Does A Nurse Need To Start A Business To Be Self-Employed?


Please enjoy this guest post by Pat Bemis, the President of the National Nurses in Business Association (NNBA). Keith and Kevin will be speaking and presenting at the 2013 NNBA Conference in Orlando, Florida in October of this year. Please consider joining us in Orlando!


As President of the National Nurses in Business Association, I’m often asked what is the most important information a nurse should know before becoming self-employed or starting a business. The following is some information to consider.

1. You are already licensed to provide nursing services in your state under your RN license. If you are providing nursing services covered in your Nurse Practice Act, you don’t need to start another business, such as a DBA, LLC, or Inc. I worked under my RN license for two years before I incorporated.
2. Services covered by your Nurse Practice Act do not prohibit independent nursing. They include: (from the Florida Nurse Practice Act November 20, 2012. Most states are similar.)

Practice of professional nursing means the performance of those acts requiring substantial specialized knowledge, judgment, and nursing skill based upon applied principles of psychological, biological, physical, and social sciences, which shall include, but not be limited to:

  • The observation, assessment, nursing diagnosis, planning, intervention, and evaluation of care; health teaching and counseling of the ill, injured, or infirm; and the promotion of wellness, maintenance of health, and prevention of illness of others.
  • The administration of medications and treatments as prescribed or authorized by a duly licensed practitioner authorized by the laws of this state to prescribe such medications and treatments.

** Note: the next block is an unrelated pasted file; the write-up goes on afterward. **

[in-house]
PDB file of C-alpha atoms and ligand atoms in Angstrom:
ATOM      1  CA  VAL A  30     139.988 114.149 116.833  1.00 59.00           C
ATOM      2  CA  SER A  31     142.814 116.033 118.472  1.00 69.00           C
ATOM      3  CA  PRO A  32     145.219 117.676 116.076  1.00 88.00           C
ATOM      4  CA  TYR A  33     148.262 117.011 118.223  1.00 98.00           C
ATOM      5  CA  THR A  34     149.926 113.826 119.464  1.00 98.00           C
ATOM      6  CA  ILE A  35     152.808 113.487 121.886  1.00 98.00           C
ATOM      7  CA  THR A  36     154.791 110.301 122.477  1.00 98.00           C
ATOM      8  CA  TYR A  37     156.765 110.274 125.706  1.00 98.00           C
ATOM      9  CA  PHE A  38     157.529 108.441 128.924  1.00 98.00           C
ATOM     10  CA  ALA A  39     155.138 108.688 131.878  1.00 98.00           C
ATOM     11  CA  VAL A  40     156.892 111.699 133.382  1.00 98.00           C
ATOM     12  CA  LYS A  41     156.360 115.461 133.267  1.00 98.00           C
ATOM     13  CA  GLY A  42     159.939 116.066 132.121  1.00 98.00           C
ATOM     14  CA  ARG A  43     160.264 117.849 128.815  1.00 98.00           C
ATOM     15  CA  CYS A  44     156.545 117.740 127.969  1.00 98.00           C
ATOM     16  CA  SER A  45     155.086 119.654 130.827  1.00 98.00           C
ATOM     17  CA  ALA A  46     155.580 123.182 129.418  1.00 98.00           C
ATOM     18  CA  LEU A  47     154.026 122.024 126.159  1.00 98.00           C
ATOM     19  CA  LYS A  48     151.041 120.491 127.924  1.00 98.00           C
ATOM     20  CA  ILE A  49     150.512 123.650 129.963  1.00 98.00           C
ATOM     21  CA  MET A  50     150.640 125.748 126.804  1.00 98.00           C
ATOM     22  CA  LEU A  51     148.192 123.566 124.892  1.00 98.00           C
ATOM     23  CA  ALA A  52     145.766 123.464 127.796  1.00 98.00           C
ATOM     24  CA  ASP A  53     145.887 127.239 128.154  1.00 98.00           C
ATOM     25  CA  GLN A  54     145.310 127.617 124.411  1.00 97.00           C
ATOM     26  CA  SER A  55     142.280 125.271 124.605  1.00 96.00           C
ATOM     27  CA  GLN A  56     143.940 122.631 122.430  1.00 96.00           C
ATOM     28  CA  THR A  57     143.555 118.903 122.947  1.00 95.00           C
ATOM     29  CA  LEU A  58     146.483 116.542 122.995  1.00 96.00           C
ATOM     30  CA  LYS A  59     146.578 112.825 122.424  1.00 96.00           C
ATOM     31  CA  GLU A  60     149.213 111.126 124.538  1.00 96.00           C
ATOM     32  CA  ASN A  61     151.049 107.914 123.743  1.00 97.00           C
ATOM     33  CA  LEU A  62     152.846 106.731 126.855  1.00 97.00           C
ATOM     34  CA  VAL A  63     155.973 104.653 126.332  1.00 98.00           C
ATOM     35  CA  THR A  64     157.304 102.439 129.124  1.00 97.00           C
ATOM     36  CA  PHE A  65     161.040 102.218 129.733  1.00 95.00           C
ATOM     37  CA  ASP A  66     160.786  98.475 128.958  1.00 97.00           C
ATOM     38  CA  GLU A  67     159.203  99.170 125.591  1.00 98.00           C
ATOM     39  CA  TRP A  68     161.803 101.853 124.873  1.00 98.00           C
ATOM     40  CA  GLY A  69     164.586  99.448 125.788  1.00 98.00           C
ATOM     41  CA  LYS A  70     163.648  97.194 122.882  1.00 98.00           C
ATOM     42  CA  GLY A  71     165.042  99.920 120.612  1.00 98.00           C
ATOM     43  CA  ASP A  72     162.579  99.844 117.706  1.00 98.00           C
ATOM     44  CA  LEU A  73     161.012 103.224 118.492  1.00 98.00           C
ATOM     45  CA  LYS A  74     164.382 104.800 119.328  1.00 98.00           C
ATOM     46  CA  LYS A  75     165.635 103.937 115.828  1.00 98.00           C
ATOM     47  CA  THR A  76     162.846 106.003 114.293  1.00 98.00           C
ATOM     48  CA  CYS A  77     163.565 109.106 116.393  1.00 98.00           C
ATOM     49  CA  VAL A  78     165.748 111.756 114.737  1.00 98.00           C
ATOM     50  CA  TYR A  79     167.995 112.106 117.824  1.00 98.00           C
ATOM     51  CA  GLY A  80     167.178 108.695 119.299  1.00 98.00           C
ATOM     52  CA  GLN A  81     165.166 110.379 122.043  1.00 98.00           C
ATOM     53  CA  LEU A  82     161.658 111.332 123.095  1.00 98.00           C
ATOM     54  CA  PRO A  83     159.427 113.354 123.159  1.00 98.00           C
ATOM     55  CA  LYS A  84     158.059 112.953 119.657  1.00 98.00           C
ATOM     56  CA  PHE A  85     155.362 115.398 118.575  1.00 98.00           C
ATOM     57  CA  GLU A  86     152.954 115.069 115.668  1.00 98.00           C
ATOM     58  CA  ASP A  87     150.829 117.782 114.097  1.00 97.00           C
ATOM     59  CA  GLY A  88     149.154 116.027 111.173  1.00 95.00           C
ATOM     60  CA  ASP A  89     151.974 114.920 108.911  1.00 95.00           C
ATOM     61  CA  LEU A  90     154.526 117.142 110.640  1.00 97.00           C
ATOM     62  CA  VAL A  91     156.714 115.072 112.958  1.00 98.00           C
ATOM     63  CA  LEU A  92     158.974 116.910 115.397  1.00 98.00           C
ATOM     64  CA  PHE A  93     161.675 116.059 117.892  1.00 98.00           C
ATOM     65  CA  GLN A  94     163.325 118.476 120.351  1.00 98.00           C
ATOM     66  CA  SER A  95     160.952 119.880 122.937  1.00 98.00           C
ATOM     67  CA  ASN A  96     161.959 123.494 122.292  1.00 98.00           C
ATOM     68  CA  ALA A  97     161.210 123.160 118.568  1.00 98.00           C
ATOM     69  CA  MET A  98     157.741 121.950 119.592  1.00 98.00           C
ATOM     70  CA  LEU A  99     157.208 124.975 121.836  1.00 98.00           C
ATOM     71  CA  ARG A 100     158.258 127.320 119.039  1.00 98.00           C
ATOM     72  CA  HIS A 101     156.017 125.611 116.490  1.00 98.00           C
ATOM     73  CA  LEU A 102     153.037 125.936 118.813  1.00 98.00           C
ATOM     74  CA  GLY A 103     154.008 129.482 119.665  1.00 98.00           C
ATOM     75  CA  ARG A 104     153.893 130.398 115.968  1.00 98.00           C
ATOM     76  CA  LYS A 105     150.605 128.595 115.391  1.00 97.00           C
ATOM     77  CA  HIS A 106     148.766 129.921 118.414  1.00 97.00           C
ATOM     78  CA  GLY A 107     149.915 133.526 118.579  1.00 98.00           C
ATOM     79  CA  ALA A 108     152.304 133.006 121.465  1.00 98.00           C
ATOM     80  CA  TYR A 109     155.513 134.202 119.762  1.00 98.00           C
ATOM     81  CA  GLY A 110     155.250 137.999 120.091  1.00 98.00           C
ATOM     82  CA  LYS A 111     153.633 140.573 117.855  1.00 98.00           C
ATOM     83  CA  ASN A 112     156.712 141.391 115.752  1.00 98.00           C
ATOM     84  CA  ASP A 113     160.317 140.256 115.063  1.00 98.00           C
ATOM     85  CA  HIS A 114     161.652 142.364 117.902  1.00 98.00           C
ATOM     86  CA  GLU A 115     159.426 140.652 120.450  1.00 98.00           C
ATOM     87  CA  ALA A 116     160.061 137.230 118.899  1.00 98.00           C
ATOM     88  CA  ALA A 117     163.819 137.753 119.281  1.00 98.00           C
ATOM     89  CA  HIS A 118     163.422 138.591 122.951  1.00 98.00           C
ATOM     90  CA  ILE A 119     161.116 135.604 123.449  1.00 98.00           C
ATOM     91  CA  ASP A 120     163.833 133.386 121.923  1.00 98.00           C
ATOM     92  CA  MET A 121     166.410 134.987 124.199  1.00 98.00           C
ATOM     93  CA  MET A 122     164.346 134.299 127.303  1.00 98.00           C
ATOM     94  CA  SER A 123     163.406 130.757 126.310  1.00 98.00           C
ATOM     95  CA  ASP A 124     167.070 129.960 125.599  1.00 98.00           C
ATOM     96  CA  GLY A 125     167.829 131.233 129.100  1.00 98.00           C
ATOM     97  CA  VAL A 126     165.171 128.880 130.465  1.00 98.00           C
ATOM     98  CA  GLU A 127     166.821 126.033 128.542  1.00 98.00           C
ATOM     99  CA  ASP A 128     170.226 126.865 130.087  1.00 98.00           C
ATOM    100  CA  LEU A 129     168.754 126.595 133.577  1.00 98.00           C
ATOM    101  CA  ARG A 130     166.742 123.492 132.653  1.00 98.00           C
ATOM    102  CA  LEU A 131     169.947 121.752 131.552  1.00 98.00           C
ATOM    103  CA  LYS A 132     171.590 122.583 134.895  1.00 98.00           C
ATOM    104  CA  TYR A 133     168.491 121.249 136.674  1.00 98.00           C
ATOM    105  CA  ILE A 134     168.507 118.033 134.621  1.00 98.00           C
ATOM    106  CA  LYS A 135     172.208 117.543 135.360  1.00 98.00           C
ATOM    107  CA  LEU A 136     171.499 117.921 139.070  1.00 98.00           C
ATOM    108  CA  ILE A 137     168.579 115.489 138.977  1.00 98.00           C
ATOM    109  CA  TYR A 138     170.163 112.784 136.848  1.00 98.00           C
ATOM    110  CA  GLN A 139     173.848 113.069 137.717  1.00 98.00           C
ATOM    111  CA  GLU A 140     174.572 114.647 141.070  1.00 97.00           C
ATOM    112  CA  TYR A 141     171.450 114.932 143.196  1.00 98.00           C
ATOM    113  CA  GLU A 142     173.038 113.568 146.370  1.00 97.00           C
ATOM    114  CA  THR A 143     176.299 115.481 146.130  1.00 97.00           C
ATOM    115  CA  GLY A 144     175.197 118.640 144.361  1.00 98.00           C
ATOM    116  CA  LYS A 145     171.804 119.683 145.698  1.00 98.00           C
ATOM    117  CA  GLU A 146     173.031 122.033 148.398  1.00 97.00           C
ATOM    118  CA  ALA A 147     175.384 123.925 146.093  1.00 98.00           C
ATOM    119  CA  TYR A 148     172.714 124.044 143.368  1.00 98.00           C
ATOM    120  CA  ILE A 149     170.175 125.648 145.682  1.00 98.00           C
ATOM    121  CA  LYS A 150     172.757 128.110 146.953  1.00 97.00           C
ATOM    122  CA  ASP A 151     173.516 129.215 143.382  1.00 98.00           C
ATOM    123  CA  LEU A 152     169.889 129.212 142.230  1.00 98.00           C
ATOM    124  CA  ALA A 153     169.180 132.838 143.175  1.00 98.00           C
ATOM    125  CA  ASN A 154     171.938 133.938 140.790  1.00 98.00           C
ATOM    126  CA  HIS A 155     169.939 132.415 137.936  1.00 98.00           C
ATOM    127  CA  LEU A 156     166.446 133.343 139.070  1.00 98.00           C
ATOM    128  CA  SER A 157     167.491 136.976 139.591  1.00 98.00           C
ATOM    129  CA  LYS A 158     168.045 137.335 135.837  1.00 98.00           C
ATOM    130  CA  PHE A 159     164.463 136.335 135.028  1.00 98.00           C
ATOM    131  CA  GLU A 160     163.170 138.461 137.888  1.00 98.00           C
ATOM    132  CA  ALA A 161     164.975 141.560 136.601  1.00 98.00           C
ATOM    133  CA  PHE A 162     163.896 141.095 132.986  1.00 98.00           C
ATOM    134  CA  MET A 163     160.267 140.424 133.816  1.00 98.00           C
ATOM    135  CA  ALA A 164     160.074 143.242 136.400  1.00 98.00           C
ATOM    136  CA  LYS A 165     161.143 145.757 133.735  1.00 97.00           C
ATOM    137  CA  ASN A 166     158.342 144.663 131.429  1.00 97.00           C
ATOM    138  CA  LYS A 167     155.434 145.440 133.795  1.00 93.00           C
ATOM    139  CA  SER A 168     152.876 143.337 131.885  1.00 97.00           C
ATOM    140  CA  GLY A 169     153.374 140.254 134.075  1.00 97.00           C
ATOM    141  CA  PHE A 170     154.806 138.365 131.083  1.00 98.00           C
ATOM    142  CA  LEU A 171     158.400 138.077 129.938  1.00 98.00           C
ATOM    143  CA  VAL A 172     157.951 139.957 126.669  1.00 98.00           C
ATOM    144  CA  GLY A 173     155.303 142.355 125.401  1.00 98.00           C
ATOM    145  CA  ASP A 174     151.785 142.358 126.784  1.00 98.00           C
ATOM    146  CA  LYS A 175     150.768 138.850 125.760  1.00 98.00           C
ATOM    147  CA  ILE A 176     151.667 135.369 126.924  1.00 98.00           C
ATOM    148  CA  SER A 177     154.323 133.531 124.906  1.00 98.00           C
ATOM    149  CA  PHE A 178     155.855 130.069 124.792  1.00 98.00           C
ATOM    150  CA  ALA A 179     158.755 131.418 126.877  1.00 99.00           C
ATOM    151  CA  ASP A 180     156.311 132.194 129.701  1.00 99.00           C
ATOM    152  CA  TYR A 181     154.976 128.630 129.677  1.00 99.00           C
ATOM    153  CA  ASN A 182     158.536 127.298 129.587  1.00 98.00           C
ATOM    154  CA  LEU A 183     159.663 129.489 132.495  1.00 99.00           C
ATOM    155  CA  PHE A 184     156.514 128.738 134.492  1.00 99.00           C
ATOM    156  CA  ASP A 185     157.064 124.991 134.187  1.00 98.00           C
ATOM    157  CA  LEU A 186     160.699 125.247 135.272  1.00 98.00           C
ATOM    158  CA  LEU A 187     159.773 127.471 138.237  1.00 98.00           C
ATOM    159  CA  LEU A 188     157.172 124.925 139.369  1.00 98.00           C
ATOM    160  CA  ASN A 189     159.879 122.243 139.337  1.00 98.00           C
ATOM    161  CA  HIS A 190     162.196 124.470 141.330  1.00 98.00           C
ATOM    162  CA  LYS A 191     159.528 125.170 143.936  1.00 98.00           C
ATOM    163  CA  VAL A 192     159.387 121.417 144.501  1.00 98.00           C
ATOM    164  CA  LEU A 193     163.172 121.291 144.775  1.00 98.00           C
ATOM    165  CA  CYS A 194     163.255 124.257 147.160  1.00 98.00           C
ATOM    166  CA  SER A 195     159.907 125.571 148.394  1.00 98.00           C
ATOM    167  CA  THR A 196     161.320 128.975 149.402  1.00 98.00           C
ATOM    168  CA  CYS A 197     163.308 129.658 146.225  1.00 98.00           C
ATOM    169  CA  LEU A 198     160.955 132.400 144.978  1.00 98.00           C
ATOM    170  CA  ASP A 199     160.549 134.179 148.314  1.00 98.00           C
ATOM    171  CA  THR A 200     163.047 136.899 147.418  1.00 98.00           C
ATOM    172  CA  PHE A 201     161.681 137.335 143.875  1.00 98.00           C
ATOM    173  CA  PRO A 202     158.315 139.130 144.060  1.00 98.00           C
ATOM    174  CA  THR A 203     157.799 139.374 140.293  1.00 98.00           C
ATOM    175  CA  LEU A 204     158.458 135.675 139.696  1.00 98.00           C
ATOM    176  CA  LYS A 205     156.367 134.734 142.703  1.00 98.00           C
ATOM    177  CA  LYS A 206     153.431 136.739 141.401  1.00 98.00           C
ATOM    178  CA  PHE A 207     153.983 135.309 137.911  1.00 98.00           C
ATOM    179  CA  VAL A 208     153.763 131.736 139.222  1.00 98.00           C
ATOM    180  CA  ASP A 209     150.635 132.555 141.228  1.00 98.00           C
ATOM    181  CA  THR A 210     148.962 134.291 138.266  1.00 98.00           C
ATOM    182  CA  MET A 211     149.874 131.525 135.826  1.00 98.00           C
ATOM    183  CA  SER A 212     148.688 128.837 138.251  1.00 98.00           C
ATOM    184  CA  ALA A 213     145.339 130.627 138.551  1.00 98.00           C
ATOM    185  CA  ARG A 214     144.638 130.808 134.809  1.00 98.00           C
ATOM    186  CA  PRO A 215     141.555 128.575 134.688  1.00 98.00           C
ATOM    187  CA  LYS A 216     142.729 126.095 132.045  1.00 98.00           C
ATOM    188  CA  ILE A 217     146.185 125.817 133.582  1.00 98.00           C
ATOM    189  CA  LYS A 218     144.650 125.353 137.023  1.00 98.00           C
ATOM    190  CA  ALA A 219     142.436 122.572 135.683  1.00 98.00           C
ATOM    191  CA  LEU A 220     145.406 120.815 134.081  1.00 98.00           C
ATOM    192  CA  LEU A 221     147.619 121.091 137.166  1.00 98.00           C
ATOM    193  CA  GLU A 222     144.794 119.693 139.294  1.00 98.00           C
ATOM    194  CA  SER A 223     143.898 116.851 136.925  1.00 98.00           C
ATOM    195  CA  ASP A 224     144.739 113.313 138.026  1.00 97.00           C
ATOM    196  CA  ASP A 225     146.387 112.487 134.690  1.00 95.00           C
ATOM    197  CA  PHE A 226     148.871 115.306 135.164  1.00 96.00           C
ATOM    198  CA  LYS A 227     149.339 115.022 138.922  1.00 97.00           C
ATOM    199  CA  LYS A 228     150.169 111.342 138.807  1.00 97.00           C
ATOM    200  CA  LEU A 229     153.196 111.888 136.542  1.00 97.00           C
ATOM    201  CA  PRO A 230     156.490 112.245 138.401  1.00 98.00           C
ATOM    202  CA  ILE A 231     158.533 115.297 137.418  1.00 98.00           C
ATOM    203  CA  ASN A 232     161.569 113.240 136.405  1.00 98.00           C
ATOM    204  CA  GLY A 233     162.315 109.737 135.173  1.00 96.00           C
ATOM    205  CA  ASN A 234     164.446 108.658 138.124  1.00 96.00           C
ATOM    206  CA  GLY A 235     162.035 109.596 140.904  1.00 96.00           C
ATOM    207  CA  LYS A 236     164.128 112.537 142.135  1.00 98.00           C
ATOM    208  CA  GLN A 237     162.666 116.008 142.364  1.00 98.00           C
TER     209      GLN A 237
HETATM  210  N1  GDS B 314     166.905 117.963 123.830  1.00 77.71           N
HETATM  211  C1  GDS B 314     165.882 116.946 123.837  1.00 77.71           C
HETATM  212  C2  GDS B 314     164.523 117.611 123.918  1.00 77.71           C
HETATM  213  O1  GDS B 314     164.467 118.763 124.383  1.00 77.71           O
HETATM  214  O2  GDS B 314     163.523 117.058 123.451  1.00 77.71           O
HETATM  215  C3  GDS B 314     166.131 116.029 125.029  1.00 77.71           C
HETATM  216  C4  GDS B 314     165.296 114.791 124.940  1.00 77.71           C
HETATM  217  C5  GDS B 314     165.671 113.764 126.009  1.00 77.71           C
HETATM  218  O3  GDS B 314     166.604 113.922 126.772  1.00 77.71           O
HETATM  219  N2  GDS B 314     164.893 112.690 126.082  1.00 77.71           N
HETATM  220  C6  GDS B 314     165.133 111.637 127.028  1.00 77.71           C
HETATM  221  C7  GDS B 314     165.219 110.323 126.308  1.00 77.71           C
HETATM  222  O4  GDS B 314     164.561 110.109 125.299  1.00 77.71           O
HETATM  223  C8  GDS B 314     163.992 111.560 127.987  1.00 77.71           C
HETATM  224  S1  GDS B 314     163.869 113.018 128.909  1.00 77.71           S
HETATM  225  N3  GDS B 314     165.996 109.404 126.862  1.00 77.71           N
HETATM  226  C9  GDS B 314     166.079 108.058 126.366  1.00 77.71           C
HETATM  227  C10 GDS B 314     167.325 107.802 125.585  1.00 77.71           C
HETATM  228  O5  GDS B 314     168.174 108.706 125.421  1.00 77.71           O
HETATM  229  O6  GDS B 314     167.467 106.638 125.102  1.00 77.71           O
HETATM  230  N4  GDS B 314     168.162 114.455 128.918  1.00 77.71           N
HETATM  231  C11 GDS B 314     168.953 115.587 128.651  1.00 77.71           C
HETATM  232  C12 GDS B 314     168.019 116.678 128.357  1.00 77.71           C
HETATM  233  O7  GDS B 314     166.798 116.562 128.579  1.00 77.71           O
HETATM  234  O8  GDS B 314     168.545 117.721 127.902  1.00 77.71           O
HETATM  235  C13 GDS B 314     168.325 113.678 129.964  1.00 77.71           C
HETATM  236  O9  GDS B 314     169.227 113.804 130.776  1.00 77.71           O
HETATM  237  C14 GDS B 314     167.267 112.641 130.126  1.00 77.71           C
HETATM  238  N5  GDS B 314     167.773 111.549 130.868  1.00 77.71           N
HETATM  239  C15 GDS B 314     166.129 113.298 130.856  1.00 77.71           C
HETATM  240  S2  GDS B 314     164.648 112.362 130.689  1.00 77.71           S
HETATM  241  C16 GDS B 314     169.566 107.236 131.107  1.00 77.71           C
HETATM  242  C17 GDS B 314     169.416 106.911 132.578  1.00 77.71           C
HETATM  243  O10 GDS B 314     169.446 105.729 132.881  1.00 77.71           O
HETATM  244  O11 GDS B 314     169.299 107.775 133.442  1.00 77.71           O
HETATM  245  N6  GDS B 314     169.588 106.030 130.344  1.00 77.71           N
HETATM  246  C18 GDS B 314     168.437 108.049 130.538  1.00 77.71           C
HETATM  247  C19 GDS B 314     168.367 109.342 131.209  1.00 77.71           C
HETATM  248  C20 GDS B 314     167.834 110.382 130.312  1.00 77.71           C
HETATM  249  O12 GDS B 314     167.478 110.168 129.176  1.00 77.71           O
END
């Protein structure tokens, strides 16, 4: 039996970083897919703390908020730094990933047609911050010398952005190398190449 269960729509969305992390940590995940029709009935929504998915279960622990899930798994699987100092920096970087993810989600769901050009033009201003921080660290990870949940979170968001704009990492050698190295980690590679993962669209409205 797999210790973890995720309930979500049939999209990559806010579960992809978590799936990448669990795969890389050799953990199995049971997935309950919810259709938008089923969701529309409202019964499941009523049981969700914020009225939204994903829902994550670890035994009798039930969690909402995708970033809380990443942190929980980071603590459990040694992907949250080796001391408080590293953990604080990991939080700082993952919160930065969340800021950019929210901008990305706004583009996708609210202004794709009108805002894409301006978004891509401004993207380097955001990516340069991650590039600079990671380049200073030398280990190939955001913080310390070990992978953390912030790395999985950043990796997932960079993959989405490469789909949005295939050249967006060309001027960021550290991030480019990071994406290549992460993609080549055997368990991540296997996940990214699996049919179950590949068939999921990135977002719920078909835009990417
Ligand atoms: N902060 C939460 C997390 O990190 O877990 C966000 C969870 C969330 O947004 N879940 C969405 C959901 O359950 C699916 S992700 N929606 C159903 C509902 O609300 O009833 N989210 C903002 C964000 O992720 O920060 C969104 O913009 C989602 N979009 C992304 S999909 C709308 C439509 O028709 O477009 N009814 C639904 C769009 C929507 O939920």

• The supervision and teaching of other personnel in the theory and performance of any of the above acts.

3. Most services offered by a nurse consultant are covered by the nurse practice act. You don’t have to start another business. If you need more tax deductions and benefits you can incorporate.
4. As a nurse, you are personally responsible for your actions as long as your RN is active. Starting an LLC or a corporation will not protect you from personal liability for your actions as a nurse. You can obtain some protection by purchasing professional liability insurance and have an attorney provided for you. Nurse Service Organization offers a policy for consultants. I personally use and recommend NSO. They will also provide you with an attorney to represent you in front of the nursing board for violations including ethical issues. I carry this insurance to cover me personally as a nurse.


The National Nurses in Business Association is a professional association for self-employed nurses and/or nurses in business. Our annual conference is in October. Follow this link for all the details: .